Summer Evening

A poem by John Clare

The sinking sun is taking leave,
And sweetly gilds the edge of Eve,
While huddling clouds of purple dye
Gloomy hang the western sky.
Crows crowd croaking over head,
Hastening to the woods to bed.
Cooing sits the lonely dove,
Calling home her absent love.
With "Kirchup! Kirchup!" mong the wheats
Partridge distant partridge greets;
Beckoning hints to those that roam,
That guide the squandered covey home.
Swallows check their winding flight,
And twittering on the chimney light.
Round the pond the martins flirt,
Their snowy breasts bedaubed with dirt,
While the mason, neath the slates,
Each mortar-bearing bird awaits:
By art untaught, each labouring spouse
Curious daubs his hanging house.

Bats flit by in hood and cowl;
Through the barn-hole pops the owl;
From the hedge, in drowsy hum,
Heedless buzzing beetles bum,
Haunting every bushy place,
Flopping in the labourer's face.
Now the snail hath made its ring;
And the moth with snowy wing
Circles round in winding whirls,
Through sweet evening's sprinkled pearls,
On each nodding rush besprent;
Dancing on from bent to bent;
Now to downy grasses clung,
Resting for a while he's hung;
Then, to ferry oer the stream,
Vanishing as flies a dream;
Playful still his hours to keep,
Till his time has come to sleep;

In tall grass, by fountain head,
Weary then he drops to bed.
From the hay-cock's moistened heaps,
Startled frogs take vaunting leaps;
And along the shaven mead,
Jumping travellers, they proceed:
Quick the dewy grass divides,
Moistening sweet their speckled sides;
From the grass or flowret's cup,
Quick the dew-drop bounces up.
Now the blue fog creeps along,
And the bird's forgot his song:
Flowers now sleep within their hoods;
Daisies button into buds;
From soiling dew the butter-cup
Shuts his golden jewels up;
And the rose and woodbine they
Wait again the smiles of day.
Neath the willow's wavy boughs,
Dolly, singing, milks her cows;
While the brook, as bubbling by,
Joins in murmuring melody.
Dick and Dob, with jostling joll,
Homeward drag the rumbling roll;
Whilom Ralph, for Doll to wait,
Lolls him o'er the pasture gate.
Swains to fold their sheep begin;
Dogs loud barking drive them in.
Hedgers now along the road
Homeward bend beneath their load;
And from the long furrowed seams,
Ploughmen loose their weary teams:
Ball, with urging lashes wealed,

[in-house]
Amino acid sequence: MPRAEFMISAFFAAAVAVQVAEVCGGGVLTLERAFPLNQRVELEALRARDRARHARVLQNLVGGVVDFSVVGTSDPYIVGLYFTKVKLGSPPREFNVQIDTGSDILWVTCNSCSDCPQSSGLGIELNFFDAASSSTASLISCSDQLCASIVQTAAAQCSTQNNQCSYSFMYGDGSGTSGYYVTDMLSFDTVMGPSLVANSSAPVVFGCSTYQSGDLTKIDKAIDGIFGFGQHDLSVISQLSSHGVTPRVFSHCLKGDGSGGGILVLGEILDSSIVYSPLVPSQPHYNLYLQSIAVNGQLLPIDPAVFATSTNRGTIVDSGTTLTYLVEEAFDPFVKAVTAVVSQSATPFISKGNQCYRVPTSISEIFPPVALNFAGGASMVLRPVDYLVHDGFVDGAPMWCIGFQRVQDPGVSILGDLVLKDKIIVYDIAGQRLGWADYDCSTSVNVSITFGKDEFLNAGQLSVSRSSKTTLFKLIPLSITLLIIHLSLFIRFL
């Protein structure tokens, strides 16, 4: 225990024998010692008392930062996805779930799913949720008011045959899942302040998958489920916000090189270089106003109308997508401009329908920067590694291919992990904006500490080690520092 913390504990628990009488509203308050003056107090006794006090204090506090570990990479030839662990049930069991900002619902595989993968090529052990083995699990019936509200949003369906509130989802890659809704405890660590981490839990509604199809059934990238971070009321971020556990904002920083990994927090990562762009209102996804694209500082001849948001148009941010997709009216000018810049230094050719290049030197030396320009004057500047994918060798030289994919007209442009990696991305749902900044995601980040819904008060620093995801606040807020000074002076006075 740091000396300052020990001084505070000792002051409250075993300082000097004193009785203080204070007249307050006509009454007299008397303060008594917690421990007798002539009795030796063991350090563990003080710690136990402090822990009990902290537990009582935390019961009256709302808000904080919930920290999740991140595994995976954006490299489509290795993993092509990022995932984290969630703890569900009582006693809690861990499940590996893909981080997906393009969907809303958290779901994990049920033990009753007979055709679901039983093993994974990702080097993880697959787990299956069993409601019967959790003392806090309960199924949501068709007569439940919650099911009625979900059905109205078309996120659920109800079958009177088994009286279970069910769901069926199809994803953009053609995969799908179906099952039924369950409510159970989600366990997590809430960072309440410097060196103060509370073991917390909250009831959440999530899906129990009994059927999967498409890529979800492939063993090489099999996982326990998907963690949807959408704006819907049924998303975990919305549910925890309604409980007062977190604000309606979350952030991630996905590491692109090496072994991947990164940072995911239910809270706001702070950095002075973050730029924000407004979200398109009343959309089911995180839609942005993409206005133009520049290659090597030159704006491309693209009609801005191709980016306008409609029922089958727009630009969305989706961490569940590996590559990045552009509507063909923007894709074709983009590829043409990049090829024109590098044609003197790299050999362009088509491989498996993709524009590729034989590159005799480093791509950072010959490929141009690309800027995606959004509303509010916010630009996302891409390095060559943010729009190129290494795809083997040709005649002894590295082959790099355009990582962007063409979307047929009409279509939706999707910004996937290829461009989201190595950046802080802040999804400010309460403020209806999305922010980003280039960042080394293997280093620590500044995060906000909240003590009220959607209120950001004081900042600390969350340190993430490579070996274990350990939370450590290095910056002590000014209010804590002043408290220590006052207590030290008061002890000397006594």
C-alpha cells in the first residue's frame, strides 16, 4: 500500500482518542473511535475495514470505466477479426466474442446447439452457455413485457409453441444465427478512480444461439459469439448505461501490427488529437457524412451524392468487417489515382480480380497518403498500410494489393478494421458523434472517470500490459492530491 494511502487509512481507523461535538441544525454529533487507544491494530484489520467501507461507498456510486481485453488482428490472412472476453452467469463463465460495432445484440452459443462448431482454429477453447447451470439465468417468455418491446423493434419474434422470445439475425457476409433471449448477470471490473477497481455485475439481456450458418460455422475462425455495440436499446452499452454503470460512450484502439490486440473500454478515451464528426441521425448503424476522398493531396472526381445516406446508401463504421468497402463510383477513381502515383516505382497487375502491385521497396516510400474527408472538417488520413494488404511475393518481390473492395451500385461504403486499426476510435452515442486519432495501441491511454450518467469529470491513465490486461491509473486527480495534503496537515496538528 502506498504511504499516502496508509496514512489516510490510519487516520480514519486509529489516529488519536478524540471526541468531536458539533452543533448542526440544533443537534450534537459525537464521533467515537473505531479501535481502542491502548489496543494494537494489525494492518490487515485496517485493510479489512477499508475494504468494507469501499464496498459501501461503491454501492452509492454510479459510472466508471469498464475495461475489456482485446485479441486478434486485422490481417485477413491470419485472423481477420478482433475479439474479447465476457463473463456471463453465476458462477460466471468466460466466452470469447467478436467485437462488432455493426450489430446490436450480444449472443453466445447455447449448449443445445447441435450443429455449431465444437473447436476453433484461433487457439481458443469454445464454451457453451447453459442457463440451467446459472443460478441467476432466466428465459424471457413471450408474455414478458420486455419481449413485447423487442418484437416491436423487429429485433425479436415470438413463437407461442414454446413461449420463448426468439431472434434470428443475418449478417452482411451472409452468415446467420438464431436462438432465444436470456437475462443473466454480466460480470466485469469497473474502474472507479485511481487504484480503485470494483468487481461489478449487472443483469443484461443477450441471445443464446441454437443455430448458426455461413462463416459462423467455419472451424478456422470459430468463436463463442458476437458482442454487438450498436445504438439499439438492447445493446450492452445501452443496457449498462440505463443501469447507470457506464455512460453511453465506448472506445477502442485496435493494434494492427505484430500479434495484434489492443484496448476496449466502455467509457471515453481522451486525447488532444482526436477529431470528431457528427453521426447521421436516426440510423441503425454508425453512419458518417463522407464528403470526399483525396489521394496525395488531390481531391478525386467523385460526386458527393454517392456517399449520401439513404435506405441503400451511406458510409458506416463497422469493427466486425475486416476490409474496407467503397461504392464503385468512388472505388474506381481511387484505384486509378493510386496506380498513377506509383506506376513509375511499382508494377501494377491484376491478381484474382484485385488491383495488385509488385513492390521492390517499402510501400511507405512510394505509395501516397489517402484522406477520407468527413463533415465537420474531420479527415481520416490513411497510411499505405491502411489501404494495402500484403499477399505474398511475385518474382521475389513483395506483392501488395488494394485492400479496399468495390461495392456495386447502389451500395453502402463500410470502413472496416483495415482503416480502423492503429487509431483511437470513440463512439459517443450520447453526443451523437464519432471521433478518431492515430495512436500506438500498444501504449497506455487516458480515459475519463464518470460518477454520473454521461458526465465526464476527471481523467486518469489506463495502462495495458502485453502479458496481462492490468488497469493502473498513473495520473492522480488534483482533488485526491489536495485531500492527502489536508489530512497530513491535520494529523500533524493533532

Still so slow to drive a-field,
Eager blundering from the plough,
Wants no whip to drive him now;
At the stable-door he stands,
Looking round for friendly hands

To loose the door its fastening pin,
And let him with his corn begin.
Round the yard, a thousand ways,
Beasts in expectation gaze,
Catching at the loads of hay
Passing fodderers tug away.
Hogs with grumbling, deafening noise,
Bother round the server boys;
And, far and near, the motley group
Anxious claim their suppering-up.

From the rest, a blest release,
Gabbling home, the quarreling geese
Seek their warm straw-littered shed,
And, waddling, prate away to bed.
Nighted by unseen delay,
Poking hens, that lose their way,
On the hovel's rafters rise,
Slumbering there, the fox's prize.
Now the cat has ta'en her seat,
With her tail curled round her feet;
Patiently she sits to watch
Sparrows fighting on the thatch.
Now Doll brings the expected pails,
And dogs begin to wag their tails;
With strokes and pats they're welcomed in,
And they with looking wants begin;
Slove in the milk-pail brimming o'er,
She pops their dish behind the door.
Prone to mischief boys are met,
Neath the eaves the ladder's set,
Sly they climb in softest tread,
To catch the sparrow on his bed;
Massacred, O cruel pride!
Dashed against the ladder's side.
Curst barbarians! pass me by;
Come not, Turks, my cottage nigh;
Sure my sparrows are my own,
Let ye then my birds alone.

Come, poor birds, from foes severe
Fearless come, you're welcome here;
My heart yearns at fate like yours,
A sparrow's life's as sweet as ours.
Hardy clowns! grudge not the wheat
Which hunger forces birds to eat:
Your blinded eyes, worst foes to you,
Can't see the good which sparrows do.
Did not poor birds with watching rounds
Pick up the insects from your grounds,
Did they not tend your rising grain,
You then might sow to reap in vain.
Thus Providence, right understood,
Whose end and aim is doing good,
Sends nothing here without its use;
Though ignorance loads it with abuse,
And fools despise the blessing sent,
And mock the Giver's good intent.--
O God, let me what's good pursue,
Let me the same to others do
As I'd have others do to me,
And learn at least humanity.

Dark and darker glooms the sky;
Sleep gins close the labourer's eye:
Dobson leaves his greensward seat,
Neighbours where they neighbours meet
Crops to praise, and work in hand,
And battles tell from foreign land.
While his pipe is puffing out,
Sue he's putting to the rout,
Gossiping, who takes delight
To shool her knitting out at night,
And back-bite neighbours bout the town--
Who's got new caps, and who a gown,
And many a thing, her evil eye
Can see they don't come honest by.
Chattering at a neighbour's house,
She hears call out her frowning spouse;
Prepared to start, she soodles home,
Her knitting twisting oer her thumb,
As, both to leave, afraid to stay,
She bawls her story all the way;
The tale so fraught with 'ticing charms,
Her apron folded oer her arms.
She leaves the unfinished tale, in pain,
To end as evening comes again:
And in the cottage gangs with dread,
To meet old Dobson's timely frown,
Who grumbling sits, prepared for bed,
While she stands chelping bout the town.

The night-wind now, with sooty wings,
In the cotter's chimney sings;
Now, as stretching oer the bed,
Soft I raise my drowsy head,
Listening to the ushering charms,
That shake the elm tree's mossy arms:
Till sweet slumbers stronger creep,
Deeper darkness stealing round,
Then, as rocked, I sink to sleep,
Mid the wild wind's lulling sound.

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